The channel estimation can be improved averaging the estimation over several groups of pilot symbols in the DPCCH and using modulated symbols in DPCCH and DPDCH with decision feedback as additional pilot.

Figure 3.3 Polarization and space diversity antennas

3.1.2 RANDOM ACCESS CHANNEL COVERAGE

The coverage performance for dedicated channels and RACH is different for several reasons. These reasons are shown in table 3.2.

Dedicated channels with high bit rate have clearly smaller coverage than

RACH. Therefore, RACH coverage needs to be proved against dedicated channels with low bit rate.

Physical Layer Performance 35

Bit rate

Minimum AMR bit rate: 4.75

Kbps

Minimum data packet: 2

Mbps

0.8-4 dB

Initial RACH message 2 octets which corresponds to

16 Kbps (10 ms interleaving)

8 Kbps (20 ms interleaving)

Soft handover (macro diversity gain)

Eb/N

0 performance

F.E.R. requirements

- Continuous transmission makes optimized reception easier than with RACH

- Coding rate 1/3

Speech 1%

Soft handover not possible

- Short 10 ms or 2 ms burst makes optimized reception difficult

- Coding rate ½

Preferably 10% or below.

Table 3.2 Reasons for different coverage of DCH and RACH

The RACH options to match with the coverage of dedicated channels are 20 ms interleaving for DCH bit rate lower than 12.2 Kbps and 10 ms interleaving for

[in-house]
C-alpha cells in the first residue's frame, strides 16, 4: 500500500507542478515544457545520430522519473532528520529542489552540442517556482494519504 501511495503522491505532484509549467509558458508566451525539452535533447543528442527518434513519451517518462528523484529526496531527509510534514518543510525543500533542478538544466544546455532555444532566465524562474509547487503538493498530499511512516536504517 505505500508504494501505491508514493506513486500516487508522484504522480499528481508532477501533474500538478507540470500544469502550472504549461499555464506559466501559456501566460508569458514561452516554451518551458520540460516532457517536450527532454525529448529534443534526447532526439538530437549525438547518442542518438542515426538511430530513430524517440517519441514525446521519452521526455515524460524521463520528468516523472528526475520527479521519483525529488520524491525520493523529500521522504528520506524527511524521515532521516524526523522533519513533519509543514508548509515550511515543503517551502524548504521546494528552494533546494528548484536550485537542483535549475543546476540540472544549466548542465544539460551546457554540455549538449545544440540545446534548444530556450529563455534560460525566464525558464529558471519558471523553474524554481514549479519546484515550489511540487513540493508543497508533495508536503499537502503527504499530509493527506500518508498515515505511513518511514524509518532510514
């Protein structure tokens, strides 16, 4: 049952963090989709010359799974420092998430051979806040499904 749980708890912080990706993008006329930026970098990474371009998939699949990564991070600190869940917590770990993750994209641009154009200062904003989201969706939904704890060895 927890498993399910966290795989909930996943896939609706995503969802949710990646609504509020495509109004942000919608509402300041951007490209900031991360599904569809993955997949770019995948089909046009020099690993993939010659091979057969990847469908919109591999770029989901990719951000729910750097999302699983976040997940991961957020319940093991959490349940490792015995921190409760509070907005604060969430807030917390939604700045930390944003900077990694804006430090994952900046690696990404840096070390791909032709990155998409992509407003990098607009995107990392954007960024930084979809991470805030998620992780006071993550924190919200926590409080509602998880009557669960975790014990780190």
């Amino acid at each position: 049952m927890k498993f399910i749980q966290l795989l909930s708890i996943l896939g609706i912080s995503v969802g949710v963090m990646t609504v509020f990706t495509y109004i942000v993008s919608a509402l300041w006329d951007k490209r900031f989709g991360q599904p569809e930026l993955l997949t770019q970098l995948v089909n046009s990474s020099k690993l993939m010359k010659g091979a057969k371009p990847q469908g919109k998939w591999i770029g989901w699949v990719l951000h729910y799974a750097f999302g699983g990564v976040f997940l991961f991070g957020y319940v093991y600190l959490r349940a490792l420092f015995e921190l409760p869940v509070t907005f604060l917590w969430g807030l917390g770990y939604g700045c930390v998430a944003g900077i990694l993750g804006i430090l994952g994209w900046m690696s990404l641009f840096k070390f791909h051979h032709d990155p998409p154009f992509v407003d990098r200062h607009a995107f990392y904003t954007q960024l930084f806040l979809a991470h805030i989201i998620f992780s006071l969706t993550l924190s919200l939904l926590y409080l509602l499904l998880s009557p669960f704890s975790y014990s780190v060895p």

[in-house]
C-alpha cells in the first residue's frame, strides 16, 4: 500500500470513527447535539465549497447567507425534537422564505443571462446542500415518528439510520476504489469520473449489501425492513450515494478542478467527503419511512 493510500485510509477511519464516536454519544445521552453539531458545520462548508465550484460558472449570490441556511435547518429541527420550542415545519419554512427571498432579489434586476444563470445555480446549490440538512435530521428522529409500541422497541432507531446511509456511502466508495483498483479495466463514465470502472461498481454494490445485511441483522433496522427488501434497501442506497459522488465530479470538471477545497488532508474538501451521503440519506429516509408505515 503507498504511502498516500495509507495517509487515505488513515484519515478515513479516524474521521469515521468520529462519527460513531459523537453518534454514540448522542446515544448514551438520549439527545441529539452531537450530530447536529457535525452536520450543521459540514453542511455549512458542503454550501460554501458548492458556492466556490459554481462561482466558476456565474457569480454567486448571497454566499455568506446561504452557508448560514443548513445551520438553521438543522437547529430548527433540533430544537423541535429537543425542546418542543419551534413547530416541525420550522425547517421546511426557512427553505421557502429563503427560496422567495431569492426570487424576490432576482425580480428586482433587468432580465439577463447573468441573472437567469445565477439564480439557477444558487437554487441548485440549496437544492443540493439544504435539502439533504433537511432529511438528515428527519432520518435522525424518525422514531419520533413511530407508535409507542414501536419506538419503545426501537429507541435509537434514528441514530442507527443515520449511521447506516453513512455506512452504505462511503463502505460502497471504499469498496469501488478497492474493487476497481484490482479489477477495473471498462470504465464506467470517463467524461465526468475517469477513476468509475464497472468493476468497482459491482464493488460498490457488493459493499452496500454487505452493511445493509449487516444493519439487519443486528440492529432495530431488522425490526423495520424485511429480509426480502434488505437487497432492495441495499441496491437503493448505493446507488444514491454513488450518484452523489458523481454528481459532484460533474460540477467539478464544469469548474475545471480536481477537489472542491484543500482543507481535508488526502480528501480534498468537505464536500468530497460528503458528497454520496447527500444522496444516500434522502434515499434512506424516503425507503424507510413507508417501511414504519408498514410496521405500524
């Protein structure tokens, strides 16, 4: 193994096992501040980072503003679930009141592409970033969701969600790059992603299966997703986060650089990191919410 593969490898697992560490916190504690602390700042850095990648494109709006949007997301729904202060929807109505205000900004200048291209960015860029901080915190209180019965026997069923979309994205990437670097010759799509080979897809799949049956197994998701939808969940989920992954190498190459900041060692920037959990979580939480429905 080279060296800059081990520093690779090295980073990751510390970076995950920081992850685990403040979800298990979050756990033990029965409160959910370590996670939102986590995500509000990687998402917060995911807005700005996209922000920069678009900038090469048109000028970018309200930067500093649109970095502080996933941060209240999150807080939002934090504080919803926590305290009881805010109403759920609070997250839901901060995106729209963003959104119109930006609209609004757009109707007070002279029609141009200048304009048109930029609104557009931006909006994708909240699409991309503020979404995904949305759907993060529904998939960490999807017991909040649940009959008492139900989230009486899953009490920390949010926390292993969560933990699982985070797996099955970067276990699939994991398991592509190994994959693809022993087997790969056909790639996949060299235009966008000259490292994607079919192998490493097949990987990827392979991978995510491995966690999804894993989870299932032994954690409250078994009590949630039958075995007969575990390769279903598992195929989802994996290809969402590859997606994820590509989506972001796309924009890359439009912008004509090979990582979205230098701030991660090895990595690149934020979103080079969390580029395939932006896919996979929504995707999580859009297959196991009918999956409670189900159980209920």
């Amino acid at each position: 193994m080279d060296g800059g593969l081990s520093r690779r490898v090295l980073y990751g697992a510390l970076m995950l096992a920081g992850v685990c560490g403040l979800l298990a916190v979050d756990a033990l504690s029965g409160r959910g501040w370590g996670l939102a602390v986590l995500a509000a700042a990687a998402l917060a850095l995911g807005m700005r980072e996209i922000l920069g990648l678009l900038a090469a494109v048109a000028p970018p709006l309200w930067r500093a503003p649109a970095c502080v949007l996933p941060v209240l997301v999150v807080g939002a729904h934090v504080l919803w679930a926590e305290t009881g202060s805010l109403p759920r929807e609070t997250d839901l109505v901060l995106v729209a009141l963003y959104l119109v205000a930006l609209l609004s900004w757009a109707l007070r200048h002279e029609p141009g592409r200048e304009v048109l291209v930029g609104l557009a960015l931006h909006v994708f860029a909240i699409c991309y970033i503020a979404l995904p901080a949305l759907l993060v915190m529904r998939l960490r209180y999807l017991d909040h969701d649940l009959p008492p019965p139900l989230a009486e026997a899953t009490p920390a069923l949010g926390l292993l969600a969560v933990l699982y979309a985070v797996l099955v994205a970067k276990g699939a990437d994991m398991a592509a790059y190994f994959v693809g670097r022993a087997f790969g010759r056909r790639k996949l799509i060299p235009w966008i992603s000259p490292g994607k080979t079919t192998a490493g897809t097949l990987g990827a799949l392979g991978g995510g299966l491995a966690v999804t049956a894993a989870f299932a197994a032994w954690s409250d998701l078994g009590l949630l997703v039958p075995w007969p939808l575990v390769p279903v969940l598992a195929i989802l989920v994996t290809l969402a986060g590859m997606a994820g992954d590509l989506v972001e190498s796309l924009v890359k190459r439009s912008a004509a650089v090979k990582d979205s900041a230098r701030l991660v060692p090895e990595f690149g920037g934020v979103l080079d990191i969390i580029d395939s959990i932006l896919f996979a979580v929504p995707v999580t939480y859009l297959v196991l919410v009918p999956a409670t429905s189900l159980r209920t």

DCH bit rate higher then 12.2 Kbps. The 20 ms RACH option should be used only in big cells to improve the RACH coverage. The Eb/N

0 is worse for 20 ms

RACH than for 10 ms RACH. Therefore, 10 ms option is better for uplink coverage.

3.1.3 DOWNLINK COVERAGE

Typical base station power is established at 20 W and mobile station power at 125 mW. With high bit rates, the number of simultaneous connections is low and it is possible to allocate a high power per connection in downlink. Therefore, better coverage for high speed services can be offer in downlink than in uplink.

Assumptions in downlink coverage calculations:

It is assumed that the total base station power, excluding the common channels, can be allocated for a single user.

Assumptions in table 3.3.

36 RF Receiver Systems for W-CDMA technology

I or

/I oc at the cell edge in macro cells

I or

/I oc at the cell edge in micro cells

Channel type

Eb/N

0

B.L.E.R.

Common channels

Maximum base station power

Base station cable loss

Base station antenna gain

Mobile antenna gain

Mobile noise figure

Orthogonality

Maximum path loss

Path loss exponent

-2.5 when other cells high loaded

3 dB when other cells low loaded

0 dB

DCH with soft handover

5 dB

10%

15% of max base station power

20-25% for 5-10 W base stations in large cells

20 W

4 dB

18 dBi

2dBi

7 dB

Macro cells 0.5

Micro cells 0.9

Macro cell 156 dB

Micro cell 146 dB

3.5

Table 3.3 Assumptions in downlink coverage calculations

The results are shown in table 3.4. The macro cell calculations assume 20

W base station power and big cell size.

Micro cells

Macro cells

Maximum bit rate at the cell edge

820 Kbps

350-660 Kbps

Median bit rate

2 Mbps

0.8-1.2 Mbps

Table 3.4 Downlink coverage results

Area coverage of

384 Kbps

100%

92-100%

Physical Layer Performance 37

The effect of the base station output power between 5 and 40 W and the effect of the cell size between 140 and 156 dB can be seen in figure 3.4

- 156 dB corresponds to maximum uplink path losses for 64 Kbps with mast head amplifier and 3 dB interference margin.

- 150 dB corresponds to maximum path losses for 128 Kbps with 3 dB cable losses and 3 dB interference margin.

- 140 dB refers a small urban macro cell where 384 Kbps can be offered also in uplink.

Figure 3.4 Downlink bit rate at the cell edge with different cell sizes and base station powers